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"Flow Control" Bill on Solid Waste Could Devastate County Budgets
web posted February 22, 2013
COLUMBIA – A Bill that has already passed
the SC House is in the Senate, and if passed it would have devastating
consequences on counties across the state, especially Edgefield County.
H. 3290 Flow Control would eradicate counties from being able to enter
into controls on disposal of the solid waste generated by residents,
dissolve local county ordinances allowed under Home Rule, and prevent
counties from collecting garbage fees to pay for decades long contracts
already issued with promises to pay. In Edgefield County that cost is
roughly $900,000 of an $8 million budget each year.
"The proposed legislation (H. 3290 & S. 203) could potentially
impact the County. The proposed legislation states that it would void
solid waste fee ordinances. The County currently collects roughly
$900,000 in solid waste fees to fund the maintenance and operation of
the convenience centers, as well as disposal of the waste," Edgefield
County Administrator Lynn Strom said Thursday.
Under the current ordinances long term problems could go on for an
additional 14 years, which would, at the $900,000 a year contract, cost
the county $12.6 million in debt with no way to fund its payment. Bonds
issued based on these contracts also come into play.
"The contract with Three Rivers is a 30 year contract that was signed
in 1997," Administrator Strom said. "Edgefield County’s obligation is
10,000 tons of waste per year (price per ton changes periodically).
From what I have been told, the contract would still have to be met
even if this bill passes. Three Rivers has over $50 million in revenue
bonds based on expected revenues from each of the nine counties over
the life of this contract."
Mrs. Strom said Three Rivers is actively working to defeat this
legislation. "This act could have a devastating impact on counties all
over the state."
"Our attorney is in contact with other attorneys across the state and
they are looking into this closely to see what funding and operational
options the County would have if this passes," Mrs. Strom said.
The critical issues in the bill are identified by the South Carolina
Association of Counties (SCAC) as follows:
• It forbids any current
or future county ordinances directing where waste or recyclables go.
For example, typical franchise agreements that state where materials
must be taken, minimum tonnage agreements with collection or disposal
authorities, or even ordinances requiring waste put into receptacles or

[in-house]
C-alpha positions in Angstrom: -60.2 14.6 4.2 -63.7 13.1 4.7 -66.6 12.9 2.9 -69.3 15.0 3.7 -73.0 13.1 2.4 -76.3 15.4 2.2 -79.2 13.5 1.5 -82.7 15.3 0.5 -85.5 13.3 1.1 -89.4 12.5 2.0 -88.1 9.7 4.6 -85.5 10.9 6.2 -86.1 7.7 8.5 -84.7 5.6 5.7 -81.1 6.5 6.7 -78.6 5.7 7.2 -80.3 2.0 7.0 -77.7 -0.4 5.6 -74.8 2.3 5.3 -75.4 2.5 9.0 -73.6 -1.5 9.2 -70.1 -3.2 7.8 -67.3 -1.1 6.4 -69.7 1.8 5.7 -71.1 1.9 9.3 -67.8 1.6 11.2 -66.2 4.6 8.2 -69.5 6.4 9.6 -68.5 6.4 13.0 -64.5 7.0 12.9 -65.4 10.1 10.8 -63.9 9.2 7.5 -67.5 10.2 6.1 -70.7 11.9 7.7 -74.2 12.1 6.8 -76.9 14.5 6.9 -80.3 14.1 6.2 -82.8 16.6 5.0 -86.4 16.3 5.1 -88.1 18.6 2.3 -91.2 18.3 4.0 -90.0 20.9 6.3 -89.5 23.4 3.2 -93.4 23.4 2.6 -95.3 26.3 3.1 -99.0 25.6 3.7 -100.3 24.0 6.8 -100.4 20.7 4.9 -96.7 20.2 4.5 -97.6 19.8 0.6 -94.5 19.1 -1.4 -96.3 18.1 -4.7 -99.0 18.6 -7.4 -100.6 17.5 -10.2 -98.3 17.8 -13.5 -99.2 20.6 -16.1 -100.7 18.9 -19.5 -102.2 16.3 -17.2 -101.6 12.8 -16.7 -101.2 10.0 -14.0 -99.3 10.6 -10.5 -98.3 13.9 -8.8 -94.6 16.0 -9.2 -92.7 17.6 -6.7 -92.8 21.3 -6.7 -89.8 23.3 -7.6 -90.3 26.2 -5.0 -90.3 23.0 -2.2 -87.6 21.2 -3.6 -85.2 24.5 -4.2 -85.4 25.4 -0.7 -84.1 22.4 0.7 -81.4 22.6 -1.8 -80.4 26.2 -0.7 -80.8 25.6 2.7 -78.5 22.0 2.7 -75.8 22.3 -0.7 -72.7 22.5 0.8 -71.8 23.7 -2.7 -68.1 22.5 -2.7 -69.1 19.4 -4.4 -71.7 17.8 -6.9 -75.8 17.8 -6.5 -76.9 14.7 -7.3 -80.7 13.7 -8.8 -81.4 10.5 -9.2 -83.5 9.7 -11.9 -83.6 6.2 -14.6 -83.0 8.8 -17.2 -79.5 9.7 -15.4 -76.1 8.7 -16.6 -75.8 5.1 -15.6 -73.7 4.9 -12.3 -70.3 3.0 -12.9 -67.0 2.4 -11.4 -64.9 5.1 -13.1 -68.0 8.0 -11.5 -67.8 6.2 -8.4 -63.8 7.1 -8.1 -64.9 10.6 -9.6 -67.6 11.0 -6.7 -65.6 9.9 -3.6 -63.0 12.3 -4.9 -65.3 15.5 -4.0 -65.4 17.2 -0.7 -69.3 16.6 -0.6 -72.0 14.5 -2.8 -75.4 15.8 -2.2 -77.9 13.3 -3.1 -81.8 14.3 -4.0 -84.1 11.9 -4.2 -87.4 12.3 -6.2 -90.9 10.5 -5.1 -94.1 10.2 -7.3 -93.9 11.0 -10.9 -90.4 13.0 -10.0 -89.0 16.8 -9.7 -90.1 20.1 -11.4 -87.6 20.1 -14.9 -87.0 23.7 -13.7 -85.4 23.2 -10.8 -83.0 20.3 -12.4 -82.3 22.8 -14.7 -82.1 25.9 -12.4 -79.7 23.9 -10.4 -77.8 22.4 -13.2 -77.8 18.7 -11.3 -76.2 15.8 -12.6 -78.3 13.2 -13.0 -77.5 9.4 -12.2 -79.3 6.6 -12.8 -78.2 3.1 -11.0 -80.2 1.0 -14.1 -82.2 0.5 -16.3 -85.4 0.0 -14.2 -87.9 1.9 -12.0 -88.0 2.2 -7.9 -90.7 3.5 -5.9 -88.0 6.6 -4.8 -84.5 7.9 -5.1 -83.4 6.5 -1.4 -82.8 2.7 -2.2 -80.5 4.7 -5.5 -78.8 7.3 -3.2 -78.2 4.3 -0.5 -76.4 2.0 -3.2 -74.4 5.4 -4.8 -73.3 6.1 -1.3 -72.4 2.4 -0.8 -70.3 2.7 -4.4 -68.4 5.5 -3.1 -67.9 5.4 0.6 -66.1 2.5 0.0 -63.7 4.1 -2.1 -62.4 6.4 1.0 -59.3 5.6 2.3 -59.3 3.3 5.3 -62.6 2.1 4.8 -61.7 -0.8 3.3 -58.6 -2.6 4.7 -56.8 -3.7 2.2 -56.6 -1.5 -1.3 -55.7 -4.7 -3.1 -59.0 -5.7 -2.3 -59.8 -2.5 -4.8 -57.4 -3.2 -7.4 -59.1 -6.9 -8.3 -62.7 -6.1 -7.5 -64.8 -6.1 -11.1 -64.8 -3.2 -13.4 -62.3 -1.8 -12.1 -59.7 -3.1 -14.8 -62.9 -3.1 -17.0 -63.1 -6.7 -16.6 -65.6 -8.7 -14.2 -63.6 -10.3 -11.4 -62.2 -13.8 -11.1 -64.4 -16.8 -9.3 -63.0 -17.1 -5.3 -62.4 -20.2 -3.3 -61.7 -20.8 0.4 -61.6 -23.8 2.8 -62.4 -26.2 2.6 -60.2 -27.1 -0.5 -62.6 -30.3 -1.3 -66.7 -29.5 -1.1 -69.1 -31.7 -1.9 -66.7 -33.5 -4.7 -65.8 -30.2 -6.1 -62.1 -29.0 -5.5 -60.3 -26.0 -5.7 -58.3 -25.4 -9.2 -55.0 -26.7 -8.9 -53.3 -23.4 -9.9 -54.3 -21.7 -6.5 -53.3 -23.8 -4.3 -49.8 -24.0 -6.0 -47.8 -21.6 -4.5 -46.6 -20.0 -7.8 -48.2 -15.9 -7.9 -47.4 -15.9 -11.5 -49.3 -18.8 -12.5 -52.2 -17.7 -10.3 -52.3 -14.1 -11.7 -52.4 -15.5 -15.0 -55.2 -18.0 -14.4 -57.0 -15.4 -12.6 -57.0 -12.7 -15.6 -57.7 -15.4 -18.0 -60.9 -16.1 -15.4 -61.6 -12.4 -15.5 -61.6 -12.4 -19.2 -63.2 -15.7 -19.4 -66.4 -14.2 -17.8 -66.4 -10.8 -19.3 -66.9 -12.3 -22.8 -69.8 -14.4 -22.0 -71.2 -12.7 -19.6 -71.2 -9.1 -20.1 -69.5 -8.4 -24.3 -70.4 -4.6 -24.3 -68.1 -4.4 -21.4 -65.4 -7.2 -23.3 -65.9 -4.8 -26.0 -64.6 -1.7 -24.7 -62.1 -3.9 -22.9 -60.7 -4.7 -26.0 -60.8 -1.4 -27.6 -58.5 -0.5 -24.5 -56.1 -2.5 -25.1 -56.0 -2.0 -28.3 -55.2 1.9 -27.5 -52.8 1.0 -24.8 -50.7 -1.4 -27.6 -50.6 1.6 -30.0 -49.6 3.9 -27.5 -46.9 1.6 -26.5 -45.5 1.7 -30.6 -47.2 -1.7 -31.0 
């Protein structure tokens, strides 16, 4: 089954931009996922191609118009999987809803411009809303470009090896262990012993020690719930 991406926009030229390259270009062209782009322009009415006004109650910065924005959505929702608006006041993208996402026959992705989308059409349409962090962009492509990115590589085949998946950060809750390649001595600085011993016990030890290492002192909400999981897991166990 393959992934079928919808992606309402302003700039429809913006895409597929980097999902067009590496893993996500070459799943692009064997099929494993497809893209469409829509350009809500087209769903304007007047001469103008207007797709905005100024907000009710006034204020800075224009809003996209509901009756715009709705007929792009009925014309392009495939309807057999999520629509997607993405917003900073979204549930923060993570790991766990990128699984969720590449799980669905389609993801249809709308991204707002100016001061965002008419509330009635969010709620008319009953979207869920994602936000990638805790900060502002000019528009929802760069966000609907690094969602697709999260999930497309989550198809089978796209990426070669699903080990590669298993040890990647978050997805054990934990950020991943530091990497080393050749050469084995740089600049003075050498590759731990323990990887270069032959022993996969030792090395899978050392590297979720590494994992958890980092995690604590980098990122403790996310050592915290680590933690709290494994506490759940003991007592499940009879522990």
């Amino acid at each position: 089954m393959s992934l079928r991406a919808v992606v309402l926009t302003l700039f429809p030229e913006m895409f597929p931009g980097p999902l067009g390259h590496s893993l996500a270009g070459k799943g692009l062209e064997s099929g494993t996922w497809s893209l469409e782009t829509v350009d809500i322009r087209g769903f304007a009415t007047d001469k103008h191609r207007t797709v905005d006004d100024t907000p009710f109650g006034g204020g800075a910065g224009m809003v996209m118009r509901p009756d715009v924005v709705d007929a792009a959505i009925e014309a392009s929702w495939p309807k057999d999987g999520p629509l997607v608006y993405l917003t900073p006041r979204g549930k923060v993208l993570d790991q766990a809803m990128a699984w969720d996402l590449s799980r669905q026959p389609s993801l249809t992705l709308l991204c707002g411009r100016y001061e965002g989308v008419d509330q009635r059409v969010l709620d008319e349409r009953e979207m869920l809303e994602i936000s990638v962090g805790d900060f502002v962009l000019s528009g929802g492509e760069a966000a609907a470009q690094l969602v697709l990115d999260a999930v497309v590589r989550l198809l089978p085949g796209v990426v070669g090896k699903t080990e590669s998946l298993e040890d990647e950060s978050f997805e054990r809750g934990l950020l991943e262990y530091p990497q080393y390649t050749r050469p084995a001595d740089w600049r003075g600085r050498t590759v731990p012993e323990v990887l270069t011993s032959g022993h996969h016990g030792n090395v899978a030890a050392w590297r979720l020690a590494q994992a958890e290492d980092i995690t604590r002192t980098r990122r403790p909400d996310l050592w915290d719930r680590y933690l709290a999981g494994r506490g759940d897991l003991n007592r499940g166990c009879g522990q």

left at convenience centers go to the county landfill or transfer
station would no longer be allowed.
service charges for solid waste or recycling services could be
in jeopardy if ordinances can no longer direct that the services be
used by those paying the charges.
future or outstanding bonds for solid waste or recycling programs
or facilities would be significantly impacted by this
deprives counties of an essential mechanism for funding solid
waste and recycling obligations that counties have planned for and
invested in as mandated by the Solid Waste Planning and Management Act.
(S.C. Code 44-96-10 et. seq.)
of this legislation would set a dangerous precedent. What if a
for-profit utility doesn't like a local government providing a service
to citizens? Should decades of planning and investment decision made
publicly on behalf of the citizens be overridden in this
law forces strict liability on all solid waste generators,
transporters or financially involved parties. Counties and cities have
been held liable by the courts numerous times under the federal
Comprehensive Environmental Response Compensation and Liability Act
(CERCLA) and the Resource Conservation and Recovery Act (RCRA). The
ability to direct the flow of solid waste is essential in limiting the
taxpayers' exposure to this liability.
House Representative Bill Hixon (R-North Augusta), who represents a
portion of Merriwether, voted in favor of the bill and has not returned
a call for comment at press time to explain his support of the bill.
Sen. Shane Massey said he feels the "brakes" have been applied on
the bill once it hit the Senate Committee. "The Senate is a much more
deliberative body," Sen. Massey said. A similar bill was stopped last
year in the Senate with just the objection by Horry County. I don't
think this bill has a chance to pass in its current form," Massey said.
As written, "Taxpayers would be on the hook for default payments (of
revenue bonds passed in good faith)," Massey said
Now that Three Rivers, who represents contracts in nine counties -
including Edgefield County - has gotten involved, "You're talking about
a third of the state," Massey said. "I don't see it happening in its
Sen. Massey said there could also be a "constitutional conflict" in the
way the proposed law affects the Home Rule Act of 1976, which allows
counties to enter into contracts and self govern without state
At this time it is unknown if the bill will move out of committee for a
full vote. If it does, Sen. Massey remains fairly confident it will not
pass as written.
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